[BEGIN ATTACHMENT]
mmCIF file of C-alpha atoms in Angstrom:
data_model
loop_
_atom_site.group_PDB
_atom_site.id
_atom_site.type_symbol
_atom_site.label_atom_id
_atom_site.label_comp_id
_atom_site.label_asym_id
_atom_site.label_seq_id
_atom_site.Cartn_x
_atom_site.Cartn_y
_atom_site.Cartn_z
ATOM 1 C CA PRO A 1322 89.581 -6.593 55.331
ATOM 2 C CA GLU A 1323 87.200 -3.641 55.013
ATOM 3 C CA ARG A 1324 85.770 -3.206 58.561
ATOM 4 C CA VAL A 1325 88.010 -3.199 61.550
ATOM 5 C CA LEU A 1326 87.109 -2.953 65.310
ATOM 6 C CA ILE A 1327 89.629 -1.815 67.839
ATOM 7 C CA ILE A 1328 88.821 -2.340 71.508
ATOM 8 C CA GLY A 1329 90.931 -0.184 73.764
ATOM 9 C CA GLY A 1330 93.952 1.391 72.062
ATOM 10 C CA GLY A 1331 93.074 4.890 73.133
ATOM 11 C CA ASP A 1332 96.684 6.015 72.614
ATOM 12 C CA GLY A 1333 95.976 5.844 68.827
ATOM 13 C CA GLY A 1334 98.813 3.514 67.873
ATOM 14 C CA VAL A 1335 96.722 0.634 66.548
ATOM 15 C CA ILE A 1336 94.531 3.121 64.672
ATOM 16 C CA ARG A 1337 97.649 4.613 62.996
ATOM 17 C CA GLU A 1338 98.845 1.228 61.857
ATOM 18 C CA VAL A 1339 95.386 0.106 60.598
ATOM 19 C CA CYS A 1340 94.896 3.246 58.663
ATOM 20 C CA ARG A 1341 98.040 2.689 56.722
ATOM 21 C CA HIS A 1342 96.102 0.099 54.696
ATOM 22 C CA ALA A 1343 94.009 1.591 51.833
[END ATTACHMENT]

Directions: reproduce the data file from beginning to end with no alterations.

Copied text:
mmCIF file of C-alpha atoms in Angstrom:
data_model
loop_
_atom_site.group_PDB
_atom_site.id
_atom_site.type_symbol
_atom_site.label_atom_id
_atom_site.label_comp_id
_atom_site.label_asym_id
_atom_site.label_seq_id
_atom_site.Cartn_x
_atom_site.Cartn_y
_atom_site.Cartn_z
ATOM 1 C CA PRO A 1322 89.581 -6.593 55.331
ATOM 2 C CA GLU A 1323 87.200 -3.641 55.013
ATOM 3 C CA ARG A 1324 85.770 -3.206 58.561
ATOM 4 C CA VAL A 1325 88.010 -3.199 61.550
ATOM 5 C CA LEU A 1326 87.109 -2.953 65.310
ATOM 6 C CA ILE A 1327 89.629 -1.815 67.839
ATOM 7 C CA ILE A 1328 88.821 -2.340 71.508
ATOM 8 C CA GLY A 1329 90.931 -0.184 73.764
ATOM 9 C CA GLY A 1330 93.952 1.391 72.062
ATOM 10 C CA GLY A 1331 93.074 4.890 73.133
ATOM 11 C CA ASP A 1332 96.684 6.015 72.614
ATOM 12 C CA GLY A 1333 95.976 5.844 68.827
ATOM 13 C CA GLY A 1334 98.813 3.514 67.873
ATOM 14 C CA VAL A 1335 96.722 0.634 66.548
ATOM 15 C CA ILE A 1336 94.531 3.121 64.672
ATOM 16 C CA ARG A 1337 97.649 4.613 62.996
ATOM 17 C CA GLU A 1338 98.845 1.228 61.857
ATOM 18 C CA VAL A 1339 95.386 0.106 60.598
ATOM 19 C CA CYS A 1340 94.896 3.246 58.663
ATOM 20 C CA ARG A 1341 98.040 2.689 56.722
ATOM 21 C CA HIS A 1342 96.102 0.099 54.696
ATOM 22 C CA ALA A 1343 94.009 1.591 51.833